There was no shortage of snark last weekend at Comedy Central’s roast of Roseanne Barr. “Normally when I roast a pig, I put an apple in its mouth,” said stand-up comedian and roastmaster general Jeff Ross. “You got a gastric bypass in 1998, and then you beat it!” zinged comedian Anthony Jeselnik. Barr’s ex, Tom Arnold, added, “She actually had ‘Property of Tom Arnold’ tattooed on her hip, which made me the fourth-largest property owner in California.”
Harsh, yes, but not if you’re a comedian. “There’s a misconception that the roast brings someone down, but it’s actually the opposite,” says George Reinblatt, a Toronto-based comedy writer whose jokes have aired on Comedy Central roasts and Just for Laughs. “The point is to honour somebody’s career.”
At the birthplace of the roast, the Friars Club in New York, one of their mottos is, fittingly, “We only roast the ones we love.” The private mens’ club—women weren’t allowed in until 1988—was mocking celebrities in what they called “smokers” as far back as 1910, though their first official roast (of French actor Maurice Chevalier) was held in 1949. Dean Martin hosted TV roasts between 1974-84. To the lovely Lucille Ball: “How about you, Luce? That’s what the football team used to call her!”
Andrew Clark, a humour writer and director of Humber College’s comedy program in Toronto, says the appeal then was “seeing celebrities being informal and taking shots at each other that broke down their public personas. Also, you were sure these people were hammered.”
These days, celebrities can’t stop behaving badly in public. Though Comedy Central has been broadcasting roasts since 1998, it was last year’s roast of Charlie Sheen that brought a truly mainstream audience—6.4 million viewers, nearly double the network’s former record. Sheen’s only caveat was that they remove one mention of his mom.
“Sometimes people cross the line, and everyone has a different line, but the point is to get as close to the line as you possibly can,” explains Reinblatt. As roasts move from comedy clubs to national television, a clearer line is being drawn and, consequently, crossed.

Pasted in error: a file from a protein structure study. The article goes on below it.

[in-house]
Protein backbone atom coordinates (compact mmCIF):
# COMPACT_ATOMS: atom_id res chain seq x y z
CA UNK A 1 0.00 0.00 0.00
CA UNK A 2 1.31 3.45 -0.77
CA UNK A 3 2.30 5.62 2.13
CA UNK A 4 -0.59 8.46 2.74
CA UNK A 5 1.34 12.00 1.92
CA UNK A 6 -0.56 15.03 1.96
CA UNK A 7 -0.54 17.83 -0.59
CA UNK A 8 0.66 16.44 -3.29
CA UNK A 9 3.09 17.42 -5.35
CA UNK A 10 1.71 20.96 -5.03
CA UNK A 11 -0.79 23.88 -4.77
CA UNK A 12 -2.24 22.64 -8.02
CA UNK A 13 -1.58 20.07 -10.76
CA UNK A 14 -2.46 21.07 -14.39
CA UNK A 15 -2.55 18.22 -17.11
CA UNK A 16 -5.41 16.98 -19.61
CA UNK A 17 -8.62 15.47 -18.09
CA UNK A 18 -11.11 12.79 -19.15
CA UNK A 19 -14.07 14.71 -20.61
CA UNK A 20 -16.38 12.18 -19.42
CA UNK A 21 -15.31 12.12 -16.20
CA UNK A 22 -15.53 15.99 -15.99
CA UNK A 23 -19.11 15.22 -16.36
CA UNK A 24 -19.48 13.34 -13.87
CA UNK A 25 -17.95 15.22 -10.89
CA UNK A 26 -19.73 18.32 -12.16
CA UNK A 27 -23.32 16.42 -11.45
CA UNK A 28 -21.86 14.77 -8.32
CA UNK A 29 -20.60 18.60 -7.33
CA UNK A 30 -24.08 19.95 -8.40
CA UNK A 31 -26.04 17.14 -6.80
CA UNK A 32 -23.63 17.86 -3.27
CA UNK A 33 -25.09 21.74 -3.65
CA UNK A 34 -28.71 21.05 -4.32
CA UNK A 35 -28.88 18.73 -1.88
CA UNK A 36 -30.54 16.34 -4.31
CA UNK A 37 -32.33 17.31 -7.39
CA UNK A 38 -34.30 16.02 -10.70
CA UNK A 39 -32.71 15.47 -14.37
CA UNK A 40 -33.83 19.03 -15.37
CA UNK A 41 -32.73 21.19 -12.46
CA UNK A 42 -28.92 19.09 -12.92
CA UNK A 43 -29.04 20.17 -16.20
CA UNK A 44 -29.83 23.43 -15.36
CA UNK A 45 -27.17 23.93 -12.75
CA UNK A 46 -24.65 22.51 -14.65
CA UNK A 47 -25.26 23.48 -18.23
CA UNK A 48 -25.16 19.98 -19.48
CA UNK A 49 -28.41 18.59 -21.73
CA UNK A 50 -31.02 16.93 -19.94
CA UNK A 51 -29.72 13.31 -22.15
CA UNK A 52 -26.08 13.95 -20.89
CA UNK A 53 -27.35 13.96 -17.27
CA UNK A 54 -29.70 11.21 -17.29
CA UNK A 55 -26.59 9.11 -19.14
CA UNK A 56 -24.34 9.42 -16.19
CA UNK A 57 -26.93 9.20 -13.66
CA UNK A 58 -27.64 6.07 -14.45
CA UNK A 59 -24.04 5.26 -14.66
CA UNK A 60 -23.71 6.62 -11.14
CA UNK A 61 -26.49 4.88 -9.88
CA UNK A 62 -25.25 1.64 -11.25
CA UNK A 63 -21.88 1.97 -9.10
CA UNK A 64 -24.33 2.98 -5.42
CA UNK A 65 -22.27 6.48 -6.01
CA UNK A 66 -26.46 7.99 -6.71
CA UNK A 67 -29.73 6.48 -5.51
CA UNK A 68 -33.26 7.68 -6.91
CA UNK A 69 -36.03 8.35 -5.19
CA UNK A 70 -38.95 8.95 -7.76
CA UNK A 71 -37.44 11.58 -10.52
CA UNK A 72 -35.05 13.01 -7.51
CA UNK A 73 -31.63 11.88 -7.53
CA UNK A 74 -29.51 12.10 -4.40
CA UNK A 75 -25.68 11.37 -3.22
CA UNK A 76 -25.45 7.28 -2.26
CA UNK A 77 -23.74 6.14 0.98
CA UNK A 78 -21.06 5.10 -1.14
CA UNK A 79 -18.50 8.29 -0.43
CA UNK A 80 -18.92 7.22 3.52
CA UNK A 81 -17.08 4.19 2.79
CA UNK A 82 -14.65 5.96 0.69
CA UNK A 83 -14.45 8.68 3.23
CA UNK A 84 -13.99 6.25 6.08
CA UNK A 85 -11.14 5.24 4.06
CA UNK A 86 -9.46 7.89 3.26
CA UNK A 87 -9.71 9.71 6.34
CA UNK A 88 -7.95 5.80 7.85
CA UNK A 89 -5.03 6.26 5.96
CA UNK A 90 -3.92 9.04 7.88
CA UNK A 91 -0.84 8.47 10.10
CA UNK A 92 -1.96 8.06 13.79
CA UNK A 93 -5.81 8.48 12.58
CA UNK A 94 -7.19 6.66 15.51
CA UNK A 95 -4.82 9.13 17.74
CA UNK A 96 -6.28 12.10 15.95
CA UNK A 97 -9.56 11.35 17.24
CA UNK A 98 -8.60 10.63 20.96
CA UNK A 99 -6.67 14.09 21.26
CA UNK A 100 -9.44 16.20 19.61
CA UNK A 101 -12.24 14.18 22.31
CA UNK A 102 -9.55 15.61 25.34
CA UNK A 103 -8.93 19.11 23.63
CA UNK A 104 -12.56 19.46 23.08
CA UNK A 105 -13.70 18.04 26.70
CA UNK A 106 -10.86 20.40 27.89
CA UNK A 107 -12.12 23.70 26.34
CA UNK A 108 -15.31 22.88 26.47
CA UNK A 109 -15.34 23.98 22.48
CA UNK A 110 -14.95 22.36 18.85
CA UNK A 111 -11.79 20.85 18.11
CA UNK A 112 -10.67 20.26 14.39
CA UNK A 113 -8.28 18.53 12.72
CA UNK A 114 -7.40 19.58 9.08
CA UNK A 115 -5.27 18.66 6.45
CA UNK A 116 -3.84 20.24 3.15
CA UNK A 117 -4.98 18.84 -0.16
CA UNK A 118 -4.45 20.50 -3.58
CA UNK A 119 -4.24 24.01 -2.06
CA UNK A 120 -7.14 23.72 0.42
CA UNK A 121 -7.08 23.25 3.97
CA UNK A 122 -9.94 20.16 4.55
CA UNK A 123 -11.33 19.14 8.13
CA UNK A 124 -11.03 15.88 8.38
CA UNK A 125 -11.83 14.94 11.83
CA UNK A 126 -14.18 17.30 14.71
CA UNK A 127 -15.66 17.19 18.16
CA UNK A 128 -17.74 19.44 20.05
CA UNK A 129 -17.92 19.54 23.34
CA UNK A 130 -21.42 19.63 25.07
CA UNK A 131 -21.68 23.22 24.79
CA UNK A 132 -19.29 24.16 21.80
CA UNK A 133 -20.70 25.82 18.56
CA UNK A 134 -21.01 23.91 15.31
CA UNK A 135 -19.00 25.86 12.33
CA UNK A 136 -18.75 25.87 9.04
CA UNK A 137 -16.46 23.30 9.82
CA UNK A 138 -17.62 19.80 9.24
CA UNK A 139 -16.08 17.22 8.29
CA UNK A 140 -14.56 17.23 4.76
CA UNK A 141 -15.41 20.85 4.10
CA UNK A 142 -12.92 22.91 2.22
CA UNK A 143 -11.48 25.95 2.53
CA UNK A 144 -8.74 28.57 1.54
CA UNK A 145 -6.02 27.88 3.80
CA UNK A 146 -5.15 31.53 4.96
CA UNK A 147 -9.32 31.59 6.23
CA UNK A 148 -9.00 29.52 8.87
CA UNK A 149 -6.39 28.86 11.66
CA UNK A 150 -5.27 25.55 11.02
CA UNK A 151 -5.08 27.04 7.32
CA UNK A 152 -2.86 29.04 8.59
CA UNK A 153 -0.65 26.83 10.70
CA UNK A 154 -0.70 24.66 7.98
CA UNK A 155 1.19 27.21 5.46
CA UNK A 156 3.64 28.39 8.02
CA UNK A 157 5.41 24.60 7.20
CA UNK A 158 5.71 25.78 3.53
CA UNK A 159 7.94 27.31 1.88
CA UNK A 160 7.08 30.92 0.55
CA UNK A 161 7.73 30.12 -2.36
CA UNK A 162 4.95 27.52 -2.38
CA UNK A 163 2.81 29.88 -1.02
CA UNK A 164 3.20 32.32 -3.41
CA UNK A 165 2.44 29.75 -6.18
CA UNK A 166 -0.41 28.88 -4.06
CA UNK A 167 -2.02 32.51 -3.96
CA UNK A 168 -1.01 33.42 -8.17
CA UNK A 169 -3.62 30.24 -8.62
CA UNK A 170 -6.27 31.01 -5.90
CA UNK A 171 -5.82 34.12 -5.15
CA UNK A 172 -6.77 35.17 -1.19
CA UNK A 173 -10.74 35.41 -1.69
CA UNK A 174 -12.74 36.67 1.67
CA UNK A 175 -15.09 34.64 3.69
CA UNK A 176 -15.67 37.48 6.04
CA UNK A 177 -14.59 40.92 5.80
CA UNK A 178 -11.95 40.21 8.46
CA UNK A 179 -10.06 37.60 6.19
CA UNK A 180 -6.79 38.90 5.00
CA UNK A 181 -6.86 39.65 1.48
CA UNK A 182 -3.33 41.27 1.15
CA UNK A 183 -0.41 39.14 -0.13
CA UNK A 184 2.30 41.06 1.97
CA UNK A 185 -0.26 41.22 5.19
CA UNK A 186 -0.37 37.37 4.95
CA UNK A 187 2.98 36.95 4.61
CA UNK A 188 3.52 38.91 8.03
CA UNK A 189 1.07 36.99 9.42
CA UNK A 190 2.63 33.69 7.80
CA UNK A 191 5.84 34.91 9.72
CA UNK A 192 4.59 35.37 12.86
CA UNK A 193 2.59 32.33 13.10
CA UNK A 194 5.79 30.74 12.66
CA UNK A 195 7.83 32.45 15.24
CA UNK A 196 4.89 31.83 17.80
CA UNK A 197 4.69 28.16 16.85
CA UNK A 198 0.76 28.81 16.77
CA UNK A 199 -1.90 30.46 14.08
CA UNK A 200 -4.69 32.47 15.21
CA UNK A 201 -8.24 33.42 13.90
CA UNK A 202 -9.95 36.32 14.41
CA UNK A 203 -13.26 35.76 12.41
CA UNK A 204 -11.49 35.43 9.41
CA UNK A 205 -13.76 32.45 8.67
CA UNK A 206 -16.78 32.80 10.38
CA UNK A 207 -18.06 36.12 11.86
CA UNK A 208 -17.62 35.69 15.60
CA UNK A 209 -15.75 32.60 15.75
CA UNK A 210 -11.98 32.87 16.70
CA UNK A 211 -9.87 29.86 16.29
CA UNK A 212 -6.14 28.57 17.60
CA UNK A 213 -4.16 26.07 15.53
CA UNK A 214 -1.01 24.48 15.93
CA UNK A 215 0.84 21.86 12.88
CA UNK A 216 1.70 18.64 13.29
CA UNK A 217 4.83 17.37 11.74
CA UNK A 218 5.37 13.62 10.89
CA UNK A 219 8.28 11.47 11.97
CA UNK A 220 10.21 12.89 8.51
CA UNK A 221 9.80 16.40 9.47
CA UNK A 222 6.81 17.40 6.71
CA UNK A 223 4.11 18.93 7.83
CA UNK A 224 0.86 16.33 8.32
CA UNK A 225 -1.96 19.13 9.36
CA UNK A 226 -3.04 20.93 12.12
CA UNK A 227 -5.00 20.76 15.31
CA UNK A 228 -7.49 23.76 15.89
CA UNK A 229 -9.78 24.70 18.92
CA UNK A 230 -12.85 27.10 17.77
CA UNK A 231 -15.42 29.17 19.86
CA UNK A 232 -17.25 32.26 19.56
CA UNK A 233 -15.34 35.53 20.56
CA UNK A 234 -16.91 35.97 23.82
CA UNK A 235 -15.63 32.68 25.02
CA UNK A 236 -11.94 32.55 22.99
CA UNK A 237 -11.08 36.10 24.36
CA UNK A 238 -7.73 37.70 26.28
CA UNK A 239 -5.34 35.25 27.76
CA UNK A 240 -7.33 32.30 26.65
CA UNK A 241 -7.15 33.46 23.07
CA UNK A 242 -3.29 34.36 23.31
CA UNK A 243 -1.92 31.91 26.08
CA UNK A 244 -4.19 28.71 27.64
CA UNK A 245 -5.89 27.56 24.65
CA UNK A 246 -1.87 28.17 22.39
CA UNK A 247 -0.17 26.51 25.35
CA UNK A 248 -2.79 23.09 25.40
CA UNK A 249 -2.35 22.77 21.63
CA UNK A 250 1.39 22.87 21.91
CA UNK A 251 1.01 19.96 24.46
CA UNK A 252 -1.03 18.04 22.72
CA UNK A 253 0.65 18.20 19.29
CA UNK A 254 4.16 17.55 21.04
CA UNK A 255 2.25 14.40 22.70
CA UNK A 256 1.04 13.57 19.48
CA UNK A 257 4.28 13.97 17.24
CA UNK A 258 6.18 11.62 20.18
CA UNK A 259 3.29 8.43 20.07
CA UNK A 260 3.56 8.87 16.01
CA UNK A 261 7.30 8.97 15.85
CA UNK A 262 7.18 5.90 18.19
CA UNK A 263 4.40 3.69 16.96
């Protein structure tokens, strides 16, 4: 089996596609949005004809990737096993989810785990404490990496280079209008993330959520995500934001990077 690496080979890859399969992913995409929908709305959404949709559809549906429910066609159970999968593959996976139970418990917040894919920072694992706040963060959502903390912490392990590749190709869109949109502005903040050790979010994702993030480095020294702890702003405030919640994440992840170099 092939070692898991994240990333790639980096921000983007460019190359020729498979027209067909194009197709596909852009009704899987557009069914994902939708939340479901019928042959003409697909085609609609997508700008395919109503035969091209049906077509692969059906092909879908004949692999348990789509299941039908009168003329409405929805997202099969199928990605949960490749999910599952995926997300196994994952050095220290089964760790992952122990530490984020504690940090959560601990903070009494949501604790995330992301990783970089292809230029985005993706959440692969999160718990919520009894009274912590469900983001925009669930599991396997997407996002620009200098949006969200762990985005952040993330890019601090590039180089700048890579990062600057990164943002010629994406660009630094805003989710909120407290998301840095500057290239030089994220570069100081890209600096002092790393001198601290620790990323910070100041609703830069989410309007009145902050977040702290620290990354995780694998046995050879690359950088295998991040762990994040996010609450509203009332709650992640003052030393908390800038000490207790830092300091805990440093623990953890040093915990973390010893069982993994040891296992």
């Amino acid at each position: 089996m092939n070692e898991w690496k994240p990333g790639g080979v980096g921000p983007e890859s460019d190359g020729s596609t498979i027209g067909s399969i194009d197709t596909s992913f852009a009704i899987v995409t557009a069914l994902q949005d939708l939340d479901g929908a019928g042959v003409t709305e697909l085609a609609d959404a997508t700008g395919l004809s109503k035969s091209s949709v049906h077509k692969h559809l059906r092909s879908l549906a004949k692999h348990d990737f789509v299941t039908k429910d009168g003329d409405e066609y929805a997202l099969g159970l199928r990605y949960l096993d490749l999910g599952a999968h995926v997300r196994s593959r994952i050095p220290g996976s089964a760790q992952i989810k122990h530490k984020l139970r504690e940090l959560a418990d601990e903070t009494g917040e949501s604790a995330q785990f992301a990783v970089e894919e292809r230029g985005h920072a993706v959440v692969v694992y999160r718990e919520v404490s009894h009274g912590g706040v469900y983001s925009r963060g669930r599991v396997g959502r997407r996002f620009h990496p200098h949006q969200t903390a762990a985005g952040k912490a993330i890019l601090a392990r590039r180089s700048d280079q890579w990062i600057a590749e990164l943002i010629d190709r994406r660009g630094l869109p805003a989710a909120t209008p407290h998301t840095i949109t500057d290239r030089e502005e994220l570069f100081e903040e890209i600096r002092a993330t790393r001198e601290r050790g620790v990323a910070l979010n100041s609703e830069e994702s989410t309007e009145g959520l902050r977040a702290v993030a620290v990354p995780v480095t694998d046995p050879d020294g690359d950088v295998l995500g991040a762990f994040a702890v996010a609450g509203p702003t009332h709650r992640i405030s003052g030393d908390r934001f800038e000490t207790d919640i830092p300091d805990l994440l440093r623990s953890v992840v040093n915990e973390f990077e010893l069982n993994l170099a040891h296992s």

At the Roseanne Barr roast, one of Ross’s jokes to comedian Seth Green was edited out of the broadcast. “Seth, congratulations. You haven’t gotten this much attention since you shot all those people in Aurora,” he said, referring to the Colorado shooting in which 12 died and 58 were injured.
“I’m not surprised they took it out,” says Humber’s Clark. “It would have to be one hell of a joke to leave it in.” That said, censorship may be the kiss of death for the roast. “ ‘Too far’ should be all in the eye of the audience,” says Reinblatt. And, of course, the roastee: “If the person you’re roasting breaks into tears, then you’ve failed.”
A good roast is “the Super Bowl for comedians,” says Amy Schumer, a roaster of both Barr and Sheen. As a longtime fan of Barr—“she helped raise me,” she says—Schumer’s set, like all good ones, walks a fine line of mockery and affection. Among her one-liners: “You look great now. Too bad you didn’t look like this when it mattered.”
“A good joke surprises the crowd,” says Schumer. “You think you’re being set up for one thing, but then the formula is switched up.” Not an easy task when 10 comedians, all with the same limited material—Roseanne fat jokes, for example—take the same stage.
The result is a showcase of comedic skill. “Roasters always need to find a new angle that nobody else has hit on,” says Reinblatt, which is especially tricky when, like Sheen, every late-night host in the world has being doing it five nights a week. “The first person might say your joke word for word. That’s part of the game.”
Clark says roasts are popular because comedy is at a zenith, especially the behind-the-scenes variety like 30 Rock or Louie. “People see the technique, talent and conscious artistry to it now.” Once the voyeuristic thrill wears off, so will the celebrity roast. Comics, however, won’t ever change. “I love sitting around trashing my friends,” says Schumer. “We do this every night.”